Victor Davis Hanson, The Savior Generals: How Five Great Commanders Saved Wars That Were Lost – From Ancient Greece To Iraq
Bloomsbury Press, 2013
Shortly after 9/11, Mr. Rogers told children that whenever there was a disaster, natural or manmade, to head for the people who run to help and not for those running away. You know, Heroes.
Heroes are revealed in their times, but what makes heroes heroes in the first place are the determined choices that they make before there are even hints of crisis, choices which molded their very natures. We used to know and teach this trait. Our storytellers and writers knew this. It was taught around the fire and dinner table, from the pulpit and lectern. Today, though, it is an idea that is rejected and forgotten in this post- and post-post-modern age of passive Beta males and victims, and its purveyors of helpless, dependent milquetoasts.
This is the topic of classicist, historian, lecturer, professor, farmer, and writer Victor Davis Hanson’s book The Savior Generals. I am a fan of Hanson, of his online essays and commentary, his magazine columns and books. They are always worth seeking out, and I do. I picked up his The Savior Generals as soon as I could.
This book proposes that in times of crisis the right Man at the right time rises, does what needs to be done, and turns the tide of battle. These men and women are not the heroes of history; they are the heroes that make THE Heroes heroes. They are, as Hanson calls them, “firemen”.
“Firemen” is Hanson’s term for the men and women who run to a crisis, the fire, to help. They are the men and women who have determined to spend their lives in preparation for times that may never come. It is an idea not about bravery or cowardice, which are circumstantial. Firemen are who they are by will, integrity, and personal ethos.
Subtitled “How Five Great Commanders Saved Wars That Were Lost – From Ancient Greece To Iraq,” Hanson’s book first looks at the Athenian Themistocles and the Byzantine Belisarius. The last three examples are modern and American: General William Tecumseh Sherman of the Civil War, General Matthew Ridgway of the Korean War, and General David Petraeus of the Iraq War. Each leader burst forth into history when war was at its darkest, did their brief bit to save the day, and then faded back. They were “firemen.”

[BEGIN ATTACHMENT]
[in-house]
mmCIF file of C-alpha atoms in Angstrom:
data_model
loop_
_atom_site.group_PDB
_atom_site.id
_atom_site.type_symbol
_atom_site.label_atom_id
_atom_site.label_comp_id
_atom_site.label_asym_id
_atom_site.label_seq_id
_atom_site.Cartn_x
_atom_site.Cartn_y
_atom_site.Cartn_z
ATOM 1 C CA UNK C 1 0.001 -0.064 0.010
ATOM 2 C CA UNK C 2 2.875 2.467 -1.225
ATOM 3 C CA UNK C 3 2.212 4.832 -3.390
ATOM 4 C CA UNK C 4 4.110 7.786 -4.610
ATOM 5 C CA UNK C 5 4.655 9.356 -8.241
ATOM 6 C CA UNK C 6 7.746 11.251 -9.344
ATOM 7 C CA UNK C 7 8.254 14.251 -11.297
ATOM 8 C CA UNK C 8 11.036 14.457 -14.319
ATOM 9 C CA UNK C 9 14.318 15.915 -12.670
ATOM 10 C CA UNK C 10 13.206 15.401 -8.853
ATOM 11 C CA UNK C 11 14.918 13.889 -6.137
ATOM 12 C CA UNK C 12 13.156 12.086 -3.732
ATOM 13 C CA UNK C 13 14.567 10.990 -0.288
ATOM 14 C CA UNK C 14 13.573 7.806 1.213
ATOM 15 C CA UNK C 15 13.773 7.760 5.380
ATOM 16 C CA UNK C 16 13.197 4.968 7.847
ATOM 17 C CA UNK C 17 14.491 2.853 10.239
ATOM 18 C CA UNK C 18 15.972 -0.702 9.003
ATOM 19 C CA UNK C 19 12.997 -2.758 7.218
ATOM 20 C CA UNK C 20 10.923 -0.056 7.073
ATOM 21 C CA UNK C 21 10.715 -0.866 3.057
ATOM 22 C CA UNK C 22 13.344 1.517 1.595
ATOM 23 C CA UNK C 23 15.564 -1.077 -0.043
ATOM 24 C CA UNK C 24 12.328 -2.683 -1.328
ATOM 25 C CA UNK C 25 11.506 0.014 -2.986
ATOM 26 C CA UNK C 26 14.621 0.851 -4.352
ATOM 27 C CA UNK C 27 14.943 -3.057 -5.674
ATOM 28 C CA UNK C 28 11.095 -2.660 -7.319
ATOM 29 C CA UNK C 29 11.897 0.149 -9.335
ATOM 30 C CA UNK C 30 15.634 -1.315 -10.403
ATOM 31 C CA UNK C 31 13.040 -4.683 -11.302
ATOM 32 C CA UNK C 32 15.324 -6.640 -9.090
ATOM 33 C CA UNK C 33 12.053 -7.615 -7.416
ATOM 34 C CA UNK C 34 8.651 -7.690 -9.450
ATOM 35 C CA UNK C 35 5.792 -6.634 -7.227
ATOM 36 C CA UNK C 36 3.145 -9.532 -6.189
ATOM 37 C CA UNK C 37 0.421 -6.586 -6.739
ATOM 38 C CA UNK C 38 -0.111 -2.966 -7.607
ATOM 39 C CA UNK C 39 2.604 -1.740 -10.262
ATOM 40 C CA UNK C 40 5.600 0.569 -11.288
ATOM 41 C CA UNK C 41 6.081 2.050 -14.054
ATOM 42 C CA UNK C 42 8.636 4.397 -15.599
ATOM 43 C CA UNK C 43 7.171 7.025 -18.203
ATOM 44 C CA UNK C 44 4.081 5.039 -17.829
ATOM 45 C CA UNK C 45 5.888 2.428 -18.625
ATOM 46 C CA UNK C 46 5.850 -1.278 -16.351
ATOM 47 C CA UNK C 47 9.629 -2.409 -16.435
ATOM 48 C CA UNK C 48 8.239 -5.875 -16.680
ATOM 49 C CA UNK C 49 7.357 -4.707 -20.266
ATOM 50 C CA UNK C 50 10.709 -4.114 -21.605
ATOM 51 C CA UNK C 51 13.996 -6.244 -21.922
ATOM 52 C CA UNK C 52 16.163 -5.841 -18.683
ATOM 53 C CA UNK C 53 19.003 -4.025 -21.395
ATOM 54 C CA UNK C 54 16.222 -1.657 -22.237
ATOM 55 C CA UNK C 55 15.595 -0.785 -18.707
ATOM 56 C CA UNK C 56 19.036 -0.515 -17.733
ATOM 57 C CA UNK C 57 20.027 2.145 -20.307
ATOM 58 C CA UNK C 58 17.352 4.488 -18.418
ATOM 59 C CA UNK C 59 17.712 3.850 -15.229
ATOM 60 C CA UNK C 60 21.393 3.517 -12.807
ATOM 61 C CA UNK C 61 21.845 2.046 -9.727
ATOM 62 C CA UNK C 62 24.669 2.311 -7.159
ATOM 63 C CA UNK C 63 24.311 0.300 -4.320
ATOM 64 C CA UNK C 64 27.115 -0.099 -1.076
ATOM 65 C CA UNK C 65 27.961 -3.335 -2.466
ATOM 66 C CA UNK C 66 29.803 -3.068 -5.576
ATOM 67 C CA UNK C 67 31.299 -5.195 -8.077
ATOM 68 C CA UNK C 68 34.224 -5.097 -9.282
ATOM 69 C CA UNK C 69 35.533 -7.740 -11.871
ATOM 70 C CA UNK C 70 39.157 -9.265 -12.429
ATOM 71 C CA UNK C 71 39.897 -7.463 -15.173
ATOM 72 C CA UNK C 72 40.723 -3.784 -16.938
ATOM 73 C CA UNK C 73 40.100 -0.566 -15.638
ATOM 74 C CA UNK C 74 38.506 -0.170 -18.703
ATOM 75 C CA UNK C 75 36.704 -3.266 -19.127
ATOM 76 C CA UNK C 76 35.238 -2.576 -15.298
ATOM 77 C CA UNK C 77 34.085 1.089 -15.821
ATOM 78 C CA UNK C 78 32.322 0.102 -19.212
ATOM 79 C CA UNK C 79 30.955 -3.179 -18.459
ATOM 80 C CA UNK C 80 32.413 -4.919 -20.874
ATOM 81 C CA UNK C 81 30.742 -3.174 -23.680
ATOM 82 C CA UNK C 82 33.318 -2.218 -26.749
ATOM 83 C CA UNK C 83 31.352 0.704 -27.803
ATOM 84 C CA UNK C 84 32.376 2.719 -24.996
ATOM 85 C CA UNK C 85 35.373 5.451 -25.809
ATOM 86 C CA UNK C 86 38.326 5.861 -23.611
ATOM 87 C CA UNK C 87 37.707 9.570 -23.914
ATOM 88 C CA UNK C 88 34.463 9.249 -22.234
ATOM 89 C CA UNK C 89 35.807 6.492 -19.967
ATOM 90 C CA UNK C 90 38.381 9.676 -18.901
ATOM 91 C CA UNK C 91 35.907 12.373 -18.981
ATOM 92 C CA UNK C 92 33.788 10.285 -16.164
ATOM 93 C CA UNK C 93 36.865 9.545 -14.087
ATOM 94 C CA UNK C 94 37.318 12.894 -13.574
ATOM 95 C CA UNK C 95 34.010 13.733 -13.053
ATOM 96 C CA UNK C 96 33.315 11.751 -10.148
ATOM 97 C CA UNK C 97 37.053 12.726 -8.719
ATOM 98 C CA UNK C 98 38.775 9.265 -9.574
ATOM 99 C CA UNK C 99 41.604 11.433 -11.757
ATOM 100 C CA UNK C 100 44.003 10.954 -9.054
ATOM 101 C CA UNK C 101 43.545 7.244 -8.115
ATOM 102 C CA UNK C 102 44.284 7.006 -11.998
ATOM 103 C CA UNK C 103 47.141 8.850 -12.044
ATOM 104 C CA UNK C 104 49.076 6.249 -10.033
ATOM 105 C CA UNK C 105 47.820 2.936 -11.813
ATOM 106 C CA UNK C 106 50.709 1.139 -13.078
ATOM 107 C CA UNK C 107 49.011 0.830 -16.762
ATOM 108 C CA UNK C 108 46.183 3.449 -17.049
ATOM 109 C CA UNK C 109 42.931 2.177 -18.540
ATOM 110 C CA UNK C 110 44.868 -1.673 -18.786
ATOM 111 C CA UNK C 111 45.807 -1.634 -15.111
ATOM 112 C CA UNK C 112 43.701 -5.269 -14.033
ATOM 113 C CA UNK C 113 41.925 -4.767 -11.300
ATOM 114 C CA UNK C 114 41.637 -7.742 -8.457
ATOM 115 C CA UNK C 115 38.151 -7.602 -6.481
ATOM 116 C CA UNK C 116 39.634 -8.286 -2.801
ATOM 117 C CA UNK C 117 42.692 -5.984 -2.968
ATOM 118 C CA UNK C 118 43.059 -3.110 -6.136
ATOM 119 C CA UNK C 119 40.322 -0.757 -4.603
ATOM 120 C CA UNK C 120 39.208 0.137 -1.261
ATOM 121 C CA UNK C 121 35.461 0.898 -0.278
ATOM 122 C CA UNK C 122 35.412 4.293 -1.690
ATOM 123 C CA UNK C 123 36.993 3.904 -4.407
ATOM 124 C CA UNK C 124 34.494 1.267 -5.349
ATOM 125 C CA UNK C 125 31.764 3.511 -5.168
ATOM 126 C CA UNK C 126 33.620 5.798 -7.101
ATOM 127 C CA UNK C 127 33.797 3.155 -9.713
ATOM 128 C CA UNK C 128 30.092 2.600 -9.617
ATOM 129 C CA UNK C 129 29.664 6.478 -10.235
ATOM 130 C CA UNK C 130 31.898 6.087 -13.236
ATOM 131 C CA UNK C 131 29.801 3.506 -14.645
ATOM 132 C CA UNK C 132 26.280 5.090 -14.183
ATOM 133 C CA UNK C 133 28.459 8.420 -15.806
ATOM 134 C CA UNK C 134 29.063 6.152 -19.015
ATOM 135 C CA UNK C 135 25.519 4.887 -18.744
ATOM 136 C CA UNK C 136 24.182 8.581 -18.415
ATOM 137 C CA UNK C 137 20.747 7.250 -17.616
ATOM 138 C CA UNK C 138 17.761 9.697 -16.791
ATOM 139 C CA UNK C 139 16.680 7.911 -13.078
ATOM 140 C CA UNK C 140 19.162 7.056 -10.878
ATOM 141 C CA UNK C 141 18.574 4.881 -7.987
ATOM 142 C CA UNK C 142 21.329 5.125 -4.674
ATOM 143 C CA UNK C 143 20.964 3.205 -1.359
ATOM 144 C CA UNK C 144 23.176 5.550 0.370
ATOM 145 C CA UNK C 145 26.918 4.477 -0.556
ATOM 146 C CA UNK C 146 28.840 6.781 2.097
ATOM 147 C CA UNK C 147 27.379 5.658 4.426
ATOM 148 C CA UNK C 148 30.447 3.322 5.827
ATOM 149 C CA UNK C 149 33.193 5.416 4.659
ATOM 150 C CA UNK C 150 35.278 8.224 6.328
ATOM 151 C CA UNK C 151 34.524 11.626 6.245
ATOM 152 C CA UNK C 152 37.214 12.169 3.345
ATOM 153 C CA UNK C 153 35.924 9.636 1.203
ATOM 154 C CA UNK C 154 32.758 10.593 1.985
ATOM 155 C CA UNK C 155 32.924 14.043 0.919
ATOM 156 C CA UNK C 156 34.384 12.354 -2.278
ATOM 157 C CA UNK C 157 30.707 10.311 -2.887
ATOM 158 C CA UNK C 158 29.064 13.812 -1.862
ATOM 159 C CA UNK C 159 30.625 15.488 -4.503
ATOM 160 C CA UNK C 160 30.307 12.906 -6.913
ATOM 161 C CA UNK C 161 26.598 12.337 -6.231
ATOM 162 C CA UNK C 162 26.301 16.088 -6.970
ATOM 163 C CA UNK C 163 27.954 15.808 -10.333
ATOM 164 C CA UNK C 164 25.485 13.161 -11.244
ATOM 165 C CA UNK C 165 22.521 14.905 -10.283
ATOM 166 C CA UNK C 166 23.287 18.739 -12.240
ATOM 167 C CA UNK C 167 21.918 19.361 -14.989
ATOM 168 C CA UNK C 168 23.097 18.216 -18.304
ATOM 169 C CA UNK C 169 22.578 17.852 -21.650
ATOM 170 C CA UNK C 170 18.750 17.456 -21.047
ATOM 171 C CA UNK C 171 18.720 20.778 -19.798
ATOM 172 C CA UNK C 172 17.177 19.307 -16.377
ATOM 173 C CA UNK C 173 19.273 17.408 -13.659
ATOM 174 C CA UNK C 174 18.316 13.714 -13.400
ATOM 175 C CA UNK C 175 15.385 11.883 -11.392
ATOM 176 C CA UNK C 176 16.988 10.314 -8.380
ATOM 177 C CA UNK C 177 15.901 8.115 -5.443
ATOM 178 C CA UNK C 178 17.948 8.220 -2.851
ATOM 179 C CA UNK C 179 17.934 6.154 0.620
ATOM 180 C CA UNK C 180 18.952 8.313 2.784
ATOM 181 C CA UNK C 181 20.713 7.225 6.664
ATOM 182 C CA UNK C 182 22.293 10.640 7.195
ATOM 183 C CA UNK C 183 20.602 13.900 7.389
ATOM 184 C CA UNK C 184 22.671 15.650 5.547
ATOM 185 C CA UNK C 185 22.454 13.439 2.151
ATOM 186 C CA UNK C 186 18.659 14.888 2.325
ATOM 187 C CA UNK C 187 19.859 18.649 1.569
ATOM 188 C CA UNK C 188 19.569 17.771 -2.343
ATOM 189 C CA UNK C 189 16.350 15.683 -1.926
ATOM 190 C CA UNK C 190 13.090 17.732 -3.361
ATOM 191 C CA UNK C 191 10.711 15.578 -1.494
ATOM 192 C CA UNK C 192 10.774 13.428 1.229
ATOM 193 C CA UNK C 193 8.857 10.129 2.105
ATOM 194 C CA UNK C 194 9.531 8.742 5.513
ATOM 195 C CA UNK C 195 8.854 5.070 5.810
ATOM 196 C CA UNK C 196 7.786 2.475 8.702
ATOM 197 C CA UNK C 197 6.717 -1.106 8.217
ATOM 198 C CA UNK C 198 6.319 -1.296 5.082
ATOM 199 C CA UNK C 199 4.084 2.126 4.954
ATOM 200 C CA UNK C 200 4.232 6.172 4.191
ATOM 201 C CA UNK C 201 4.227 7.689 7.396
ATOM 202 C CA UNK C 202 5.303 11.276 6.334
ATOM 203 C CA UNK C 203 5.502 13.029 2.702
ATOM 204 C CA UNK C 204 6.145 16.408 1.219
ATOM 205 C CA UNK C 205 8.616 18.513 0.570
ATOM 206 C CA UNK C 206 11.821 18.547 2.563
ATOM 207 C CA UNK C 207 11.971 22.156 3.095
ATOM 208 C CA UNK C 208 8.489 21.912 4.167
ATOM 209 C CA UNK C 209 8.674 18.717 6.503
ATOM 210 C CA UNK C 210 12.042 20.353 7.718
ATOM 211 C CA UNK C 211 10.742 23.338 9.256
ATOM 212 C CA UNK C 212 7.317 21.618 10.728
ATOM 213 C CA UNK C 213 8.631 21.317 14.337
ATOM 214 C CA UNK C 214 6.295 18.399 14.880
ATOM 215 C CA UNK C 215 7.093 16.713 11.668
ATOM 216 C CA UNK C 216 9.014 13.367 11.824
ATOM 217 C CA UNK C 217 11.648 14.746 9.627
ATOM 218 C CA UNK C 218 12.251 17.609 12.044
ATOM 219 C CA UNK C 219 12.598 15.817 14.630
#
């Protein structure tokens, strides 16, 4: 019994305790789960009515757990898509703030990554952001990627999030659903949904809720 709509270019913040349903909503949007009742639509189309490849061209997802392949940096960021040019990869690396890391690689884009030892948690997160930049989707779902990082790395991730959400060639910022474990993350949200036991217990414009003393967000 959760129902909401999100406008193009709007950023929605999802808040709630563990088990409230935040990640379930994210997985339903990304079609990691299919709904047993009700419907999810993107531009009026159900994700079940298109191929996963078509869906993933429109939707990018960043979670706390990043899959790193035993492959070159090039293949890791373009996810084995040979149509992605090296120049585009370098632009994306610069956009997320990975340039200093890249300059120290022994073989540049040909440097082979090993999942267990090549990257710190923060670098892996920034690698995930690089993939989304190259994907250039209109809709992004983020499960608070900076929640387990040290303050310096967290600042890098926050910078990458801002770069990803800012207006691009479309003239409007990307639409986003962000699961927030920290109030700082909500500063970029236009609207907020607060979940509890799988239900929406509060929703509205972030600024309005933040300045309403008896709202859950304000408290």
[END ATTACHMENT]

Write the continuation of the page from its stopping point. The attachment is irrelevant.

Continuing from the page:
Each of these leaders saw beyond the immediate need. Themistocles believed in an idea that was worth fighting for, and he innovated to save and preserve it. Belisarius was a man of ethics, morality, and service. He understood battles and what comes after war. Sherman understood Total War, a war that is more than a series of battles, strategy, and allocation of armaments and resources. Turning the tide of war has to affect both sides. Sherman brought light to the North as he dimmed the will of the South. Ridgway had perspective. He studied and knew history, and he knew enough to climb above situational assumptions and see what was really going on. He saw a way out and knew how to instill courage. In Hanson’s telling, Petraeus is a distillation of the previous four. Time will tell.
At this book’s writing, Iraq is not a done deal. Here, now, in the thick of it, information is ephemeral, coming piecemeal, furiously spun by the media and commentators and then immediately replaced with more of the same. Hanson brings the historian’s distance and reminds us that understanding will come later with clarity and perspective.
I’ve read The Savior Generals twice. My first time was a much-enjoyed quick afternoon read, with Hanson’s firemen illustrating my concept of hero. When I reread it months later, looking for more meat, I was somewhat disappointed.
My disappointment is in the lack of information and focus. It is a work that would have benefited from an editor, a “fireman” of Hanson’s own to rise up and keep him on task, to keep him disciplined to say what he promised to say, working to tighten each paragraph and chapter, and the whole. All this information needs discipline and focus. Also, there is not enough of a clear and overarching narrative tying it all together, explaining why it matters. These are gripping stories not told as grippingly as they need to be with the brio, drama, and the derring-do inherent in each. 250 pages is short but should have been enough. The problem isn’t space; the problem is what is done with the space given.
This is not Hanson’s best work. It is not a bad book. I am glad that I bought it, and have it, but for me it is a tool directing me to further reading and research. The notes, bibliography and index are seductive, and I have succumbed to their pleasures happily. It is a fine book, though I wanted and want more.
Mike Scoggin lives, writes, edits and illustrates in the Pacific Northwest
Photo Credit: U.S. Navy. Damage controlmen practice firefighting techniques during a simulated fire in the incinerator room aboard the Nimitz-class aircraft carrier USS George Washington (CVN 73) as part of Talisman Sabre 2015 (TS15) exercise in the Timor Sea on July 9, 2015.